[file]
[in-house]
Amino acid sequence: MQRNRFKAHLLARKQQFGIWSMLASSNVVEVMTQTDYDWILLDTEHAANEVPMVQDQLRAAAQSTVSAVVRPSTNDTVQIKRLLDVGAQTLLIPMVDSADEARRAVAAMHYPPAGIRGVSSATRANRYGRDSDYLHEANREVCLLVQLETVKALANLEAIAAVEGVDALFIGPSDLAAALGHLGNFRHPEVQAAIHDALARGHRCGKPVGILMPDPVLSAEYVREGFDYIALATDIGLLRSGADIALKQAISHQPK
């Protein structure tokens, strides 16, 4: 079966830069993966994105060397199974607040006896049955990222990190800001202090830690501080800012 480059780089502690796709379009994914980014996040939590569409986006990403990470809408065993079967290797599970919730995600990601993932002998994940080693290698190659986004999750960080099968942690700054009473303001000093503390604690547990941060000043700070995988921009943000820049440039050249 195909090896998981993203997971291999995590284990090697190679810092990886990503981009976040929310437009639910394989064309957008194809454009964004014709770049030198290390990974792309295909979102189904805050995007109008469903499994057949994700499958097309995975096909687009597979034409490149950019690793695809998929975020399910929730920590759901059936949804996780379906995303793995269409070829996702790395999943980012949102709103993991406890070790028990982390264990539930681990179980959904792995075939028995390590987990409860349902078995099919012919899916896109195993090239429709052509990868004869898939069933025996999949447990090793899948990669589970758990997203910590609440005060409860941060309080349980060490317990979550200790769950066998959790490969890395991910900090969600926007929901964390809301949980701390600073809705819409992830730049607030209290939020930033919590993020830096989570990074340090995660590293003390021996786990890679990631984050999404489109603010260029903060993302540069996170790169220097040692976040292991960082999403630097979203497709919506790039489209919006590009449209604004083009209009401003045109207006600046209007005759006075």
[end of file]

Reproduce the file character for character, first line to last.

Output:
[in-house]
Amino acid sequence: MQRNRFKAHLLARKQQFGIWSMLASSNVVEVMTQTDYDWILLDTEHAANEVPMVQDQLRAAAQSTVSAVVRPSTNDTVQIKRLLDVGAQTLLIPMVDSADEARRAVAAMHYPPAGIRGVSSATRANRYGRDSDYLHEANREVCLLVQLETVKALANLEAIAAVEGVDALFIGPSDLAAALGHLGNFRHPEVQAAIHDALARGHRCGKPVGILMPDPVLSAEYVREGFDYIALATDIGLLRSGADIALKQAISHQPK
């Protein structure tokens, strides 16, 4: 079966830069993966994105060397199974607040006896049955990222990190800001202090830690501080800012 480059780089502690796709379009994914980014996040939590569409986006990403990470809408065993079967290797599970919730995600990601993932002998994940080693290698190659986004999750960080099968942690700054009473303001000093503390604690547990941060000043700070995988921009943000820049440039050249 195909090896998981993203997971291999995590284990090697190679810092990886990503981009976040929310437009639910394989064309957008194809454009964004014709770049030198290390990974792309295909979102189904805050995007109008469903499994057949994700499958097309995975096909687009597979034409490149950019690793695809998929975020399910929730920590759901059936949804996780379906995303793995269409070829996702790395999943980012949102709103993991406890070790028990982390264990539930681990179980959904792995075939028995390590987990409860349902078995099919012919899916896109195993090239429709052509990868004869898939069933025996999949447990090793899948990669589970758990997203910590609440005060409860941060309080349980060490317990979550200790769950066998959790490969890395991910900090969600926007929901964390809301949980701390600073809705819409992830730049607030209290939020930033919590993020830096989570990074340090995660590293003390021996786990890679990631984050999404489109603010260029903060993302540069996170790169220097040692976040292991960082999403630097979203497709919506790039489209919006590009449209604004083009209009401003045109207006600046209007005759006075």